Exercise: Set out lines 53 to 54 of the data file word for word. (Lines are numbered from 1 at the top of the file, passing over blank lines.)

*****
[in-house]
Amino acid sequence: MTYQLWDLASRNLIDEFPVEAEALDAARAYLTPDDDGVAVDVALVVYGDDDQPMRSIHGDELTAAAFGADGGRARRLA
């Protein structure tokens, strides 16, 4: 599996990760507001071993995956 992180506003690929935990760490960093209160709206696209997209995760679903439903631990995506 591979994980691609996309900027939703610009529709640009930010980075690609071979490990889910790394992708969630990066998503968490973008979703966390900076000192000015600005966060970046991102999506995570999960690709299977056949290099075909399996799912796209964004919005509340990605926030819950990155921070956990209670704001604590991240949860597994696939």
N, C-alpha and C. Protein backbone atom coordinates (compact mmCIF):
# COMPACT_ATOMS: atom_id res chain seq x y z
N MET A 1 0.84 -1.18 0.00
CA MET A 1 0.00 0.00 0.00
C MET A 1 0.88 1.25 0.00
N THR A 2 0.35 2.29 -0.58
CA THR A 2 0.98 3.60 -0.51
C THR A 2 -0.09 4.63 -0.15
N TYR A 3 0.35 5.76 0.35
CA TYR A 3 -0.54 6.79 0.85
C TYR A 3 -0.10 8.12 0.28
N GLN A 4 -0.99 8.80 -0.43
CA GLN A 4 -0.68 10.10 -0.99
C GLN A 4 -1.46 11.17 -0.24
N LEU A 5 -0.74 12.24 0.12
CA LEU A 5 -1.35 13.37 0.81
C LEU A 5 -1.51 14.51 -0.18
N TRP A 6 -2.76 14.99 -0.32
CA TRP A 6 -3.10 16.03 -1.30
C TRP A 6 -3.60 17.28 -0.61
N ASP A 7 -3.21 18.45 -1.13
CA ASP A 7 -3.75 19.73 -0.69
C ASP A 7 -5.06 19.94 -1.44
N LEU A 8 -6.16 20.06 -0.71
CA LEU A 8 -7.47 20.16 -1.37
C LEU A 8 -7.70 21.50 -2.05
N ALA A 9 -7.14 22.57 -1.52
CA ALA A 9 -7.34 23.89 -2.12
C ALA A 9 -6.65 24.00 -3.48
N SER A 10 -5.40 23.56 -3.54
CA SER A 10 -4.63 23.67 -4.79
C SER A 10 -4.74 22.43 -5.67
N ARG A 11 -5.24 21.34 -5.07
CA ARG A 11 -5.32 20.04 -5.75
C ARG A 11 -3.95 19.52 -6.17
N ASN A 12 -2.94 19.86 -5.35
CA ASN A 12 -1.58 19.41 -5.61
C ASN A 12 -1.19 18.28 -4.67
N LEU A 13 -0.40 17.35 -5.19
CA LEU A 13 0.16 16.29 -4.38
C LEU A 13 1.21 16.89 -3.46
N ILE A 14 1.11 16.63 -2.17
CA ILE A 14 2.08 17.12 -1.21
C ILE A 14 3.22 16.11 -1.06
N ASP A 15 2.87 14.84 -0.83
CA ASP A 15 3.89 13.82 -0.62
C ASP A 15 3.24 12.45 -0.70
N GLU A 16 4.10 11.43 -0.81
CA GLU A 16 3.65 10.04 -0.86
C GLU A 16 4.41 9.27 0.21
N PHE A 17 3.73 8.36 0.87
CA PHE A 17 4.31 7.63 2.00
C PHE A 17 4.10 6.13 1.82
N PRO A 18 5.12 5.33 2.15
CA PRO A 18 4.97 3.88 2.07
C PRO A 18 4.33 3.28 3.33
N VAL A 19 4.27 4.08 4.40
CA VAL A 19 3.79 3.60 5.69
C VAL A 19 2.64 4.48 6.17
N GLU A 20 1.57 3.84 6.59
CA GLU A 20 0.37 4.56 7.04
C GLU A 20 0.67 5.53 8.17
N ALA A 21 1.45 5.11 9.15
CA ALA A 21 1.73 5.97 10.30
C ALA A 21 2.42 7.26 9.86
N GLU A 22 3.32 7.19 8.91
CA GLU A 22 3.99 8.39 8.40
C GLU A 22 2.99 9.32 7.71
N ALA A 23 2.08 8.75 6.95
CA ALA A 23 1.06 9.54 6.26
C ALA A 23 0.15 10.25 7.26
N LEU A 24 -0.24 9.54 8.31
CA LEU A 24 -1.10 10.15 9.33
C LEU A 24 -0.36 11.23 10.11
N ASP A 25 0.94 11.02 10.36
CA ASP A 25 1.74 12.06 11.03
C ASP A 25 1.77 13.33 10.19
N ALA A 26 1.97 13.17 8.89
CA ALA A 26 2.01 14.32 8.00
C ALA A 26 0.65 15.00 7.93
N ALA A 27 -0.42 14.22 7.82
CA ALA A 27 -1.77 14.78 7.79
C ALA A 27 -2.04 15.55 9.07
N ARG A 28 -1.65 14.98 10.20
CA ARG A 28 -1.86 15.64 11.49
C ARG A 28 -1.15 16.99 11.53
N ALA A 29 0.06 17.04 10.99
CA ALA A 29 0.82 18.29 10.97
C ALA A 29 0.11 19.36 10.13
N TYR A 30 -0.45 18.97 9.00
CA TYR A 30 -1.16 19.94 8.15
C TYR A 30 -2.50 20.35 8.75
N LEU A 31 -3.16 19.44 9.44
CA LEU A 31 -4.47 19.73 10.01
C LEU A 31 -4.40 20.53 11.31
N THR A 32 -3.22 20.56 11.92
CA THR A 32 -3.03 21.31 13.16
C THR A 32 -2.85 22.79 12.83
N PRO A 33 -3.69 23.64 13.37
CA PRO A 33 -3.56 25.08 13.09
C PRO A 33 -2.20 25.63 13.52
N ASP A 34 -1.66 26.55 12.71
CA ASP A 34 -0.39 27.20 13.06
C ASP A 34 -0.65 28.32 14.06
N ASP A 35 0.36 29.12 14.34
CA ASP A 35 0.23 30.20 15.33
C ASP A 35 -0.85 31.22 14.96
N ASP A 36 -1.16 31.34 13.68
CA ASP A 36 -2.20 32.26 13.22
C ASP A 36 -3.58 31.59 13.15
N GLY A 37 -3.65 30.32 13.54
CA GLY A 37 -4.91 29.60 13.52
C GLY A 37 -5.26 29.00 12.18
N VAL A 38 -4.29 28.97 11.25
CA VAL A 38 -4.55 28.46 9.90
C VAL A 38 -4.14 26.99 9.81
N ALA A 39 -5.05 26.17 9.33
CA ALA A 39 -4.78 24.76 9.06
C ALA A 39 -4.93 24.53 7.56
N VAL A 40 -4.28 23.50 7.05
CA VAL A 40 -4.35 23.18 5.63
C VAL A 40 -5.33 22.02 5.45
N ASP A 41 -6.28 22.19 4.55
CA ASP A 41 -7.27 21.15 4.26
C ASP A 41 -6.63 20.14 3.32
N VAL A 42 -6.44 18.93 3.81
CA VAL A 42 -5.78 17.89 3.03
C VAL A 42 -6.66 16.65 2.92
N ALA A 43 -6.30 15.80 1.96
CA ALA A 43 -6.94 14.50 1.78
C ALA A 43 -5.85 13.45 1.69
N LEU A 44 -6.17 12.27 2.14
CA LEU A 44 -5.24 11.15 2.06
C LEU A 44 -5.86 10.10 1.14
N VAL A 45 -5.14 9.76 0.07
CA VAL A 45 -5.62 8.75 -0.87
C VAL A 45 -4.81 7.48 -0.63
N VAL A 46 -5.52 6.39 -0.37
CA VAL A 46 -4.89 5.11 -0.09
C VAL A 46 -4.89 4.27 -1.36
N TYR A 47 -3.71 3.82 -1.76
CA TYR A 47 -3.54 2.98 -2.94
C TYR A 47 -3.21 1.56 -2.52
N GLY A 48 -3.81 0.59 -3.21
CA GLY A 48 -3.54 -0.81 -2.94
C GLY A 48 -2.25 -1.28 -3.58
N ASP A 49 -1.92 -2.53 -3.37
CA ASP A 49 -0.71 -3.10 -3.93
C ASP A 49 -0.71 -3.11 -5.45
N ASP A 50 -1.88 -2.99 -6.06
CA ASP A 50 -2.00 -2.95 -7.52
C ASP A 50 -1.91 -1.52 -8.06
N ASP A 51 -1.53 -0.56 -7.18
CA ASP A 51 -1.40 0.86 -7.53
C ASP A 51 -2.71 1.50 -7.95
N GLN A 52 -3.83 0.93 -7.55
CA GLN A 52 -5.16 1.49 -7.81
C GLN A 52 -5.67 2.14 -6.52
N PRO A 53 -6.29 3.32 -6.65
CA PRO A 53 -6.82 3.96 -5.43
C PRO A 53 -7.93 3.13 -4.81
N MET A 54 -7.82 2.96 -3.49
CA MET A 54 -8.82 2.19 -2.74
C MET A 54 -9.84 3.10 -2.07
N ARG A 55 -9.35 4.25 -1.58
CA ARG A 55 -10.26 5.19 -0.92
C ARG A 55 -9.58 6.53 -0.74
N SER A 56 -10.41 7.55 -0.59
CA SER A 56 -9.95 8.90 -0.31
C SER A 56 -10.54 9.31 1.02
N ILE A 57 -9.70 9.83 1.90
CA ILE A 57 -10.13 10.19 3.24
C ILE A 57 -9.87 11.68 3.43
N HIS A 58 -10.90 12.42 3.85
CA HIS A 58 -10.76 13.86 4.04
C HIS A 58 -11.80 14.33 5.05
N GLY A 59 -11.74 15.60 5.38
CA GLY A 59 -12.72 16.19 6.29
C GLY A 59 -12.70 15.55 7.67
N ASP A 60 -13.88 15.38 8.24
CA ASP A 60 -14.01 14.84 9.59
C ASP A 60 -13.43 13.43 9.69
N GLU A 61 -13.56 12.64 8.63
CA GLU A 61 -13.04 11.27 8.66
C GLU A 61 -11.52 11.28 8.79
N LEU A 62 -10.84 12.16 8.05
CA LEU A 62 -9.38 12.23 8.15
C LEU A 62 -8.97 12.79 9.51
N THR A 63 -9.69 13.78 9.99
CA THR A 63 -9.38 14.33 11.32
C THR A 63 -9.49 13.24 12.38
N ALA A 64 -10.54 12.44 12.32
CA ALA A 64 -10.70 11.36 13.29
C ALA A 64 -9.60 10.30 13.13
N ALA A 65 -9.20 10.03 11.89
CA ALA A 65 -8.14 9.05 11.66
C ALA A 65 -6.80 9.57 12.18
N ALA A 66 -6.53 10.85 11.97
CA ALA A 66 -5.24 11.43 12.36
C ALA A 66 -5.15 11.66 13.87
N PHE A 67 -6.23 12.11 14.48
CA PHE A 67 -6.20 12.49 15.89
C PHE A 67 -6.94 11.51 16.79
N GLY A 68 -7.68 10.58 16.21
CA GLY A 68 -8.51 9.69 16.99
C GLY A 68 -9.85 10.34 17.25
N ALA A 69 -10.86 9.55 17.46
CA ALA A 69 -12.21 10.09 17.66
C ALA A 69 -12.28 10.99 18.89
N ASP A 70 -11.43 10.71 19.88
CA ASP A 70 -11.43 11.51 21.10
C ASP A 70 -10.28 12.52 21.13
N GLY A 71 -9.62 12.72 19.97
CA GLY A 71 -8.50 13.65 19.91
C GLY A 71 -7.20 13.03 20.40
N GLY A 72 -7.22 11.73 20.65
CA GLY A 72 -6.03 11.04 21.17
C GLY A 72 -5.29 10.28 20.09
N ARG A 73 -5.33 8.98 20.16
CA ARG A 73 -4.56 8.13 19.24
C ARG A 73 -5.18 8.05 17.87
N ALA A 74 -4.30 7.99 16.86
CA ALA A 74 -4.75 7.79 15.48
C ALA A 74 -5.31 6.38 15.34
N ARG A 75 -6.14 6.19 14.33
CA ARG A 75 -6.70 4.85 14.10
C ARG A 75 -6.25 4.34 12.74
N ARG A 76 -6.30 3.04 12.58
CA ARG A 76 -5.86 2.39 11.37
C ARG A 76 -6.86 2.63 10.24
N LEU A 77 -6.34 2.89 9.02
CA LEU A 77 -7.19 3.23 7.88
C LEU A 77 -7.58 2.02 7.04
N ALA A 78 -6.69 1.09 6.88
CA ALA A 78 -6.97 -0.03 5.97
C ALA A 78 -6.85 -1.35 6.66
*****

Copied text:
C GLU A 16 4.41 9.27 0.21
N PHE A 17 3.73 8.36 0.87